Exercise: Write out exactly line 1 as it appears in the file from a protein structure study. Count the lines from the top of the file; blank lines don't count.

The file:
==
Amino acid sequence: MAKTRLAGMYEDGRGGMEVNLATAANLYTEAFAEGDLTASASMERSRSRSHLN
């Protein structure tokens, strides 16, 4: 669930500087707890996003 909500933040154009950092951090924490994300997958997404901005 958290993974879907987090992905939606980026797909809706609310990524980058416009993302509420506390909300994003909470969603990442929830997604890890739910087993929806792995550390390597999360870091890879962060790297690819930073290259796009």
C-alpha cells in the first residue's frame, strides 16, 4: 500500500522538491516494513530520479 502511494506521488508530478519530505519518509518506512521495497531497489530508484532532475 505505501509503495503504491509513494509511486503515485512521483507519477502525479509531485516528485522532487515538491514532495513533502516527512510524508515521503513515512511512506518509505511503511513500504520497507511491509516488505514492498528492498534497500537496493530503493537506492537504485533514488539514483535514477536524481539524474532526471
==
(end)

Amino acid sequence: MAKTRLAGMYEDGRGGMEVNLATAANLYTEAFAEGDLTASASMERSRSRSHLN